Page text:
Martin Beresford, Production Sound Mixer

Martin Beresford, Production Sound Mixer

In just a few lines, what was your path into film and TV?

I became interested in sound through playing in a punk band at school. I wanted to be a music studio engineer/producer but was offered a job as a sound trainee on the soap Brookside for C4. Later I became freelance and then a sound recordist/mixer.

What are some recent projects that you've worked on in Yorkshire?

Recently I have worked on the Roger Michell film The Duke which used Leeds and Bradford for external locations. Before that I have worked on Hope Gap, Lucky Cow, Dads Army, Swallows and Amazons, Get Santa, Red Riding 1983 and The Damned United amongst others.

Tell us about any particular highlights and any notable challenges that you have overcome during your career in the industry?

There have been so many highlights.I really love working on movies like Misbehaviour and The Duke that contain historically accurate situations. I enjoy watching the archive footage and matching and sourcing any practical microphones and cables used.

Some other highlights would be:

  • Working on British comedy movies with directors like Richard Ayoade, Stephen Merchant and Armando Iannucci.
  • Watching the sun rise after a night shoot in Cuba.
  • Working with different nationalities and adapting to their techniques.
  • Shooting at Pinewood ‘Dominican Republic’ with local crew and Americans.
  • Shooting all across Europe although shooting abroad can be very challenging.

The biggest technical challenges were on Richard Ayoade’s The Double, where Jessie Eisenberg played the two main characters. We shot with a motion control camera and playback through ear pieces. Another challenge is that Armando Iannucci likes all his actors to be radio miked. On The Death of Stalin we had up to 14 radio mics and on Avenue 5 we got up to 16 – and usually with no rehearsal! The scenes with the four children in the sailing boat on Swallows and Amazons were also difficult. Recording dialogue in the middle of a lake and not picking up the sound of the camera, sound and safety boat engines was tricky.

Jim Broadbent and Hele Mirren in 'The Duke'

What do you love about working in Yorkshire? What makes it different to filming in other regions?

Obviously we have such beautiful locations in Yorkshire and soon we’ll have a quality studio too. That’s something that has let the region down in the past. It’s logistically so much easier than working around London, and quieter too. We have good quality friendly crew and it’s good to get home every night.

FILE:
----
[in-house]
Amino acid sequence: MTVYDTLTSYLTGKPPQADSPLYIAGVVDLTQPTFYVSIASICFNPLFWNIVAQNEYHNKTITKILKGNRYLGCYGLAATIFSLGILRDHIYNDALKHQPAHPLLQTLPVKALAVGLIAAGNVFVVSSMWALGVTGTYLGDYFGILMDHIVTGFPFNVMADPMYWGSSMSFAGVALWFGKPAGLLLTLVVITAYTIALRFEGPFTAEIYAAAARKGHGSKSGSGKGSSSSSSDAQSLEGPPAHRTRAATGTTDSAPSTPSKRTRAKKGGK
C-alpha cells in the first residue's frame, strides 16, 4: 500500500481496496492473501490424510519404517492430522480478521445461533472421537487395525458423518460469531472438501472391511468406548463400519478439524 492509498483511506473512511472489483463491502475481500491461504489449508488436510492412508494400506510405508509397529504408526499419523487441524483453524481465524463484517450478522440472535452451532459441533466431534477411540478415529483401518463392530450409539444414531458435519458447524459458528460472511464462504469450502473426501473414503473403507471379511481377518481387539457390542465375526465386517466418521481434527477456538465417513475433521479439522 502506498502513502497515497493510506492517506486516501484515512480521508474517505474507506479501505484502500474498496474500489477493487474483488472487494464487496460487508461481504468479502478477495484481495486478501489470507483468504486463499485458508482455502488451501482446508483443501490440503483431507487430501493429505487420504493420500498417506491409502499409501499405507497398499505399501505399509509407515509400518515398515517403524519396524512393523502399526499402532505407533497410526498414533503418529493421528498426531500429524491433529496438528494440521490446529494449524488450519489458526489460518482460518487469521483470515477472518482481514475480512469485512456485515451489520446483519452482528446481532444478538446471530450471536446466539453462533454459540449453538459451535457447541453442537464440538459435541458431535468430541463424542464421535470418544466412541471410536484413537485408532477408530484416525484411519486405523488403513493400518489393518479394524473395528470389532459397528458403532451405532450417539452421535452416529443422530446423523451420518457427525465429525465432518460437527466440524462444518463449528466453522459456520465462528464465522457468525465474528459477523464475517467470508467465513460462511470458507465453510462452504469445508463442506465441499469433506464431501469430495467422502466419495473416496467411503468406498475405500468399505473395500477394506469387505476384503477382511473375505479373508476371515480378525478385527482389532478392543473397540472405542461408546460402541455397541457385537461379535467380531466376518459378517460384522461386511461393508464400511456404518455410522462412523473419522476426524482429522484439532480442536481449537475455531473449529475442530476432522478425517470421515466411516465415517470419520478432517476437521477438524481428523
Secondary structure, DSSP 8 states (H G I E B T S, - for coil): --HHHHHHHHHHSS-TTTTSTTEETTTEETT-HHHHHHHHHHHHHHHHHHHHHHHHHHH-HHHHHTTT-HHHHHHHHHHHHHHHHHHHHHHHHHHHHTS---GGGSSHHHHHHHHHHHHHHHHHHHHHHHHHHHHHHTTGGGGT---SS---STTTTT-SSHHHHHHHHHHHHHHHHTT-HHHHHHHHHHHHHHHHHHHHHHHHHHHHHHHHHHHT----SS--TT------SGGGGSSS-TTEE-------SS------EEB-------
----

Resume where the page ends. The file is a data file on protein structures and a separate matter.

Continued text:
Do you have any advice for people starting out in your department?

It’s tough getting started. There are many sound trainee schemes to get your foot in the door but then finding enough properly paid work beyond that can be challenging. If you have a real passion for sound and music then stick with it and you may have a fantastic and rewarding career as I have. If you’re in sound because at college no one else wanted to do it, then you’re going to find it tough. I would advise contacting your local sound mixers and asking for a set visit/work experience. There’s a fine balance between keeping in touch and being a pest and there is an element of being in the right place at the right time. But making contact and keeping in touch with your local sound crew is definitely a good thing to do.

How do you think the production landscape has changed in the region over the past 5 years?

In the last 5 years, in this region and nationally, there have been less British Indie features and more high end TV shows shooting. With the investment in HETV there is now less difference between film and TV and crews can jump between the two easily.

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    Olivia Thomas, Film Office Co-ordinator

    Olivia is the first point of call for Screen Yorkshire's Film Office. She advises on filming enquiries, including locations, crew, facilities and permitting and also maintains our film locations and crew and facilities databases.